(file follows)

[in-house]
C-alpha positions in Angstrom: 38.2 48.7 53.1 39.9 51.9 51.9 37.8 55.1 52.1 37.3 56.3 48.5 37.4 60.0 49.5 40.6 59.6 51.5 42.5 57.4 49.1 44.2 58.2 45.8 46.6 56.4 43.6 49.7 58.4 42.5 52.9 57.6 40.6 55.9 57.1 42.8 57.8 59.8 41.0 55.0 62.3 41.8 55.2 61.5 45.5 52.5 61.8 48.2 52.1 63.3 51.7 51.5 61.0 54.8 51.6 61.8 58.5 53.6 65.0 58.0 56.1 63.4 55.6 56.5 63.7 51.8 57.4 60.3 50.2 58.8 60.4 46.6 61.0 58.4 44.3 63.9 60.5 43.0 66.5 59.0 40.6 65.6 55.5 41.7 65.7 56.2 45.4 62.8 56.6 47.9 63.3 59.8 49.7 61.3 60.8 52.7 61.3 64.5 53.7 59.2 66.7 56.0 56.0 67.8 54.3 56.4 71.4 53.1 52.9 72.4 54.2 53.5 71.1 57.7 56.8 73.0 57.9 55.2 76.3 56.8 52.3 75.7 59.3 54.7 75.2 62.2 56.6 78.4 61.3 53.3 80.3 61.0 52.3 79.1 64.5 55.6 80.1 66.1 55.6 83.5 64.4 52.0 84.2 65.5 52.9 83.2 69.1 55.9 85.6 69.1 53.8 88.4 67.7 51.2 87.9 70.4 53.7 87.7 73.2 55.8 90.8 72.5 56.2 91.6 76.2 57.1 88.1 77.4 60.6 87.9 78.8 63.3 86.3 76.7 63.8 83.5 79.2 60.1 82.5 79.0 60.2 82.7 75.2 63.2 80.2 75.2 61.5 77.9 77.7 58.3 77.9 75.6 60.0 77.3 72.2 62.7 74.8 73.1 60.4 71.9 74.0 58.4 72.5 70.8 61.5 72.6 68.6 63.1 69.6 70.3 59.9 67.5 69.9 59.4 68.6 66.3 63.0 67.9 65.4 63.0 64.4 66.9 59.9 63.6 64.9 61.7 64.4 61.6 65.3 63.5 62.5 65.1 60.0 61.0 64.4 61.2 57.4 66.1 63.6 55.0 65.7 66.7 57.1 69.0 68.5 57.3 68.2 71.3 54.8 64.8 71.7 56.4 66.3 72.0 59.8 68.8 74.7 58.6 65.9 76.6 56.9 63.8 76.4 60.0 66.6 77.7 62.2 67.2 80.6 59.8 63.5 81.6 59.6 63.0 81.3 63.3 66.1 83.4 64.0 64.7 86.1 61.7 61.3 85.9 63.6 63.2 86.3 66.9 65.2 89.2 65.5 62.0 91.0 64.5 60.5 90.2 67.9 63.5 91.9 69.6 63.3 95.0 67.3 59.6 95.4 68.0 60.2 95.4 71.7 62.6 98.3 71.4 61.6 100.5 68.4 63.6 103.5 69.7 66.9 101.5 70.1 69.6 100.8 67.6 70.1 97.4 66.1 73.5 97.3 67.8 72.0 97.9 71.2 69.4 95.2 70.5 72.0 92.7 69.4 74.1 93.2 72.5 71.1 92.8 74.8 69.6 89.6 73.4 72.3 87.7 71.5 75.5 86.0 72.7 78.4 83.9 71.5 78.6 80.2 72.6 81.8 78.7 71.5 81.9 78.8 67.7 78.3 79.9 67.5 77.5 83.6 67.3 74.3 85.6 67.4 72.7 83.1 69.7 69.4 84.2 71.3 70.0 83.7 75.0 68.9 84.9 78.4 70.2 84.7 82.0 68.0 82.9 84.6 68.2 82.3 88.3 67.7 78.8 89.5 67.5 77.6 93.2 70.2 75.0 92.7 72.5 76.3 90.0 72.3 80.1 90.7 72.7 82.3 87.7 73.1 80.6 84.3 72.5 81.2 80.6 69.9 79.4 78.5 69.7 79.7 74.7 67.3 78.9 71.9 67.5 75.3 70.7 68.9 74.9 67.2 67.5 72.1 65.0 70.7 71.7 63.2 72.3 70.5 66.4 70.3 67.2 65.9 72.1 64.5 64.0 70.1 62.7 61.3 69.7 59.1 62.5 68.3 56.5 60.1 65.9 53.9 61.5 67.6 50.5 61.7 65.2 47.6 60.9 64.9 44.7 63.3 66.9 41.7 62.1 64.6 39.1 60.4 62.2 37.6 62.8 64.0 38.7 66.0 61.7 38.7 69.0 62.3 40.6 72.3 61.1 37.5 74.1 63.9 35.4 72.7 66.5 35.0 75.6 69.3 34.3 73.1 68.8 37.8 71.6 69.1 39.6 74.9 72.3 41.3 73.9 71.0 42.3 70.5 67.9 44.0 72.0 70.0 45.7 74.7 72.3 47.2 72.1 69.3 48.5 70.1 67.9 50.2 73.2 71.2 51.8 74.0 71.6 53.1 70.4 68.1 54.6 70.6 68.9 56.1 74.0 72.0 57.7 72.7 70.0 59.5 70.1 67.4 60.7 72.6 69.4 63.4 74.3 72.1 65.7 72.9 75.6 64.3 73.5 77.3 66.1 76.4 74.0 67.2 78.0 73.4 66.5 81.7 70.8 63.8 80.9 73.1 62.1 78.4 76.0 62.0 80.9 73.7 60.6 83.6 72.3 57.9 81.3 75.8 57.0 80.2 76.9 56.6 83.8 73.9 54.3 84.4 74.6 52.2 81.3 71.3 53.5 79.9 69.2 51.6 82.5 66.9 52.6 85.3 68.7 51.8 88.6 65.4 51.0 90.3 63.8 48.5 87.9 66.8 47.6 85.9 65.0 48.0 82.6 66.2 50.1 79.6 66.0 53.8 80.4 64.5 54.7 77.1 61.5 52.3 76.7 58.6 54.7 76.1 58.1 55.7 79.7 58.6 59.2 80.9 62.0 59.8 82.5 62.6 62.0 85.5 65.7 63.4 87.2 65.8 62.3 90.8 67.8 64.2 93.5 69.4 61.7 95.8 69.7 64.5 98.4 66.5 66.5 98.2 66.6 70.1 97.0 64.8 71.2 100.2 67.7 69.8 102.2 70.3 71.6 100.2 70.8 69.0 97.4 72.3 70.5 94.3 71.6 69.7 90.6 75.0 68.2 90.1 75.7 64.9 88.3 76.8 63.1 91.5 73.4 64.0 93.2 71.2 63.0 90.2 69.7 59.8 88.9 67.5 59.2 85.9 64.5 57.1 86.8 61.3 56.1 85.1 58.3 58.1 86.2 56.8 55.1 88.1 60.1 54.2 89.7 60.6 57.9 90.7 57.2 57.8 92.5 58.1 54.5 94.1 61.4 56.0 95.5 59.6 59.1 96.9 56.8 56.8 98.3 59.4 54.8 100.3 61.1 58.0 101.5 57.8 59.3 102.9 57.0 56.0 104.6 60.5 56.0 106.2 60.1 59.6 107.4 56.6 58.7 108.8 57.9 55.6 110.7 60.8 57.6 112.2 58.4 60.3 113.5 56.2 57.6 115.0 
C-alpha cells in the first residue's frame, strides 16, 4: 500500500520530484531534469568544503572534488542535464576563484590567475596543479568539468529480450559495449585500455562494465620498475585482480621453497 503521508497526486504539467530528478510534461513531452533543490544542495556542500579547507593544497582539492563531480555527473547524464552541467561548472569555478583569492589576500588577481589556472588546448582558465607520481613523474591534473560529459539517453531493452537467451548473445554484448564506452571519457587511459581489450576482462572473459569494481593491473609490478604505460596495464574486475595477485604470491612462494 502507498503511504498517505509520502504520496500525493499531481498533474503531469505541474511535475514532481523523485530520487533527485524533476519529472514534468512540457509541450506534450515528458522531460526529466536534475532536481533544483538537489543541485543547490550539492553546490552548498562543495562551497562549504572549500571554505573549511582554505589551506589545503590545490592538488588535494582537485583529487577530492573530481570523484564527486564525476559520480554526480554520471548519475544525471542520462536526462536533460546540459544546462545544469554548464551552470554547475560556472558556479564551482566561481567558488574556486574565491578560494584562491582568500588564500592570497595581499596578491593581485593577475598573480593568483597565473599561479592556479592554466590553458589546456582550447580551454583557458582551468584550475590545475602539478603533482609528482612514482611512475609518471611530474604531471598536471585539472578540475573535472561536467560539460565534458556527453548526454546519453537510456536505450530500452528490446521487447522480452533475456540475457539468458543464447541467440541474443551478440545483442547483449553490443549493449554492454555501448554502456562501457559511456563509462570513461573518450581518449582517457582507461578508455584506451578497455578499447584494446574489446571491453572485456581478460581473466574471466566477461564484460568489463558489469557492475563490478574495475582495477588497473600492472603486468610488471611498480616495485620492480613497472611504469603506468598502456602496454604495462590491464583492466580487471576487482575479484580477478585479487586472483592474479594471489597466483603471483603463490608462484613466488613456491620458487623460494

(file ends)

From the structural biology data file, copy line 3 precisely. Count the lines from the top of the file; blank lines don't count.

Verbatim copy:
C-alpha cells in the first residue's frame, strides 16, 4: 500500500520530484531534469568544503572534488542535464576563484590567475596543479568539468529480450559495449585500455562494465620498475585482480621453497 503521508497526486504539467530528478510534461513531452533543490544542495556542500579547507593544497582539492563531480555527473547524464552541467561548472569555478583569492589576500588577481589556472588546448582558465607520481613523474591534473560529459539517453531493452537467451548473445554484448564506452571519457587511459581489450576482462572473459569494481593491473609490478604505460596495464574486475595477485604470491612462494 502507498503511504498517505509520502504520496500525493499531481498533474503531469505541474511535475514532481523523485530520487533527485524533476519529472514534468512540457509541450506534450515528458522531460526529466536534475532536481533544483538537489543541485543547490550539492553546490552548498562543495562551497562549504572549500571554505573549511582554505589551506589545503590545490592538488588535494582537485583529487577530492573530481570523484564527486564525476559520480554526480554520471548519475544525471542520462536526462536533460546540459544546462545544469554548464551552470554547475560556472558556479564551482566561481567558488574556486574565491578560494584562491582568500588564500592570497595581499596578491593581485593577475598573480593568483597565473599561479592556479592554466590553458589546456582550447580551454583557458582551468584550475590545475602539478603533482609528482612514482611512475609518471611530474604531471598536471585539472578540475573535472561536467560539460565534458556527453548526454546519453537510456536505450530500452528490446521487447522480452533475456540475457539468458543464447541467440541474443551478440545483442547483449553490443549493449554492454555501448554502456562501457559511456563509462570513461573518450581518449582517457582507461578508455584506451578497455578499447584494446574489446571491453572485456581478460581473466574471466566477461564484460568489463558489469557492475563490478574495475582495477588497473600492472603486468610488471611498480616495485620492480613497472611504469603506468598502456602496454604495462590491464583492466580487471576487482575479484580477478585479487586472483592474479594471489597466483603471483603463490608462484613466488613456491620458487623460494